Beverly Young Nelson became the fifth woman to accuse Alabama Republican Senate candidate Roy Moore of pursuing sexual relations with teenagers decades ago, adding fuel to a spiraling scandal. Nelson said she only had the courage to speak out after four other women — including one who was 14 at the time — came forward in the Washington Post last Thursday.
The scandal has ignited the first wave of GOP senators to decisively back away from Moore — Majority Leader Mitch McConnell (R-KY) said on Monday that he believed the women and that Moore should withdraw from the race. Additional Republican lawmakers followed suit.
McConnell reiterated his call for Moore to quit the race Tuesday. “He’s obviously not fit to be in the United States Senate,” he said. “And we’ve looked at all the options to try to prevent that from happening.”
So what, exactly, are those options? With Moore so far refusing to formally withdraw from the race, the Republican establishment has a few options before the special election on December 12. It’s already too late to remove Moore’s name from the ballot — the deadline passed October 11.
Option 1: Voters write in Luther Strange
McConnell said Monday offering up a write-in candidate was “an option we’re looking at.” He did not say whether that option would be Luther Strange, who lost to Moore in the GOP primary.
The odds of Strange, or anyone else, winning a write-in campaign weeks away from the election are … not great. But it’s not impossible. In 2010, Lisa Murkowski (R-AK) won her senatorial campaign as a write-in, after a Tea Party favorite defeated her in the GOP primary. It was the first write-in victory since the 1950s, and Murkowski is reportedly encouraging Luther Strange to give it a go — though “Big Luther” himself has said it’s “highly unlikely.”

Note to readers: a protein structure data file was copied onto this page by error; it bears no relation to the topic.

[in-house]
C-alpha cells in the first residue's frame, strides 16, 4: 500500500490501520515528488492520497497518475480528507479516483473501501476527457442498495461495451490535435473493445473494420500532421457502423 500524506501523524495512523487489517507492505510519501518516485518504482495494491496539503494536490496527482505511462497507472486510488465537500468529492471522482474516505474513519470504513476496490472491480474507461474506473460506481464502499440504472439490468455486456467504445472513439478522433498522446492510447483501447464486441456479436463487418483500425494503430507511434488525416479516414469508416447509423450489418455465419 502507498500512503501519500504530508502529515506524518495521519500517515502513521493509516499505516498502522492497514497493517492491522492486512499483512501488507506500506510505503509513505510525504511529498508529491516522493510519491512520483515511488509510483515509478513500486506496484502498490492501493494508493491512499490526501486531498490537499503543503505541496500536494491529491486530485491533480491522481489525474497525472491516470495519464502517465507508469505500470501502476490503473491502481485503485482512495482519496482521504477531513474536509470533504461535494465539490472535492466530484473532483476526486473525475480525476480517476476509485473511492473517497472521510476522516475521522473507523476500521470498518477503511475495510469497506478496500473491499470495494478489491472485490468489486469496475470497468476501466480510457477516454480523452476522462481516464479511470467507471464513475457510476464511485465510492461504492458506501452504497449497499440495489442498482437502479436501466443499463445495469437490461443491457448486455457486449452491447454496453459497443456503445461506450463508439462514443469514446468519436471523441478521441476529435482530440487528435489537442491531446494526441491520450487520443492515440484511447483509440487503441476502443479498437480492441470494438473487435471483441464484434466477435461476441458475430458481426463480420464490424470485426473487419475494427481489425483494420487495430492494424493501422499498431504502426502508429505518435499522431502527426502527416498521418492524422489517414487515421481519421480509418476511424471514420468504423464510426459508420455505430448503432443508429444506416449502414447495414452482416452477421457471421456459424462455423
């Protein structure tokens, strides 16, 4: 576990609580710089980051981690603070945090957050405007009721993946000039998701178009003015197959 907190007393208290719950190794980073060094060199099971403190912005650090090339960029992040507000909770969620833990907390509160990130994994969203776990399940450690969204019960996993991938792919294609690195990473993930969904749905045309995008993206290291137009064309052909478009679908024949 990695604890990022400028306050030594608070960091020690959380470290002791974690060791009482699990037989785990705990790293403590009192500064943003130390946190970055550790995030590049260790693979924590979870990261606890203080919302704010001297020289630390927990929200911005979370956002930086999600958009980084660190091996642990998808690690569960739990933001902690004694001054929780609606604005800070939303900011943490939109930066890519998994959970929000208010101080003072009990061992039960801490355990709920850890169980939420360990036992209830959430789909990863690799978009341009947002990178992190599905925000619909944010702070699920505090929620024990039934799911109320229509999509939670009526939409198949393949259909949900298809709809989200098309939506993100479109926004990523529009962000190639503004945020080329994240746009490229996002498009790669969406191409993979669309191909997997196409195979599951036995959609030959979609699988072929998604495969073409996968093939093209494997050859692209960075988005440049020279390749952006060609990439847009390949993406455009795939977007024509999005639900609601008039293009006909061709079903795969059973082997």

“I made my case during the election,” Strange said. “Now it’s really going to be up to people in our state to sort this out.”
Option 2: Jeff Sessions takes Jeff Sessions’s seat
“Jeff Sessions would be an ideal write-in candidate,” Sen. Richard Shelby (R-AL) said Monday. Shelby’s suggestion that his old colleague became a write-in candidate for his own seat has been percolating semi-seriously around Washington since the Moore allegations escalated.
According to the New York Times, McConnell and Vice President Mike Pence discussed the possibility of throwing Sessions into the ring during a Monday phone call.
This Sessions switcharoo would ostensibly solve two problems: Moore, and President Trump’s dissatisfaction with Sessions. The attorney general has provoked Trump’s ire for recusing himself from the Russia probe, and questions about his own contacts with the Russian ambassador during the Trump campaign have dogged his tenure.
If the GOP could send Sessions back to Alabama, they’d get a loyal vote — one potentially much more dependable than the anti-establishment Moore. And Trump might be able to install a more pliable attorney general. Lawmakers grilled Sessions at a hearing on Capitol Hill on Tuesday; how his performance turns out might spark more Alabama rumors, or quell them for good.
But it’s unclear whether Sessions himself would go for this plot. Department of Justice spokesperson Sarah Isgur Flores told the Weekly Standard that the AG isn’t considering any such appointment. A source close to Sessions told ABC News called the idea “wishful thinking.”
Sessions commented on the Moore allegations briefly during that marathon hearing in front of the House Judiciary Committee on Tuesday. He said he had “no reason to doubt” the women who came forward to accuse Moore, and when asked his opinion on whether Moore should be seated, he said he was avoiding any involvement in the Alabama Senate campaign, based on advice from ethics officials in the Justice Department. “They advised me that the attorney general should not be involved in this campaign,” he said. “I have steadfastly adhered to that view, and I think I should continue to do so.”
Option 3: Roy Moore gets elected — and the Senate expels him
Sen. Cory Gardner (R-CO), the chair of the National Republican Senatorial Committee, said on Monday, “If [Moore] refuses to withdraw and wins, the Senate should vote to expel him.”
This maneuver has not been attempted in recent history — not since the Civil War, in fact. Of the 15 senators who have ever been expelled in the body’s history, all but one were kicked out because of their support for the Confederacy.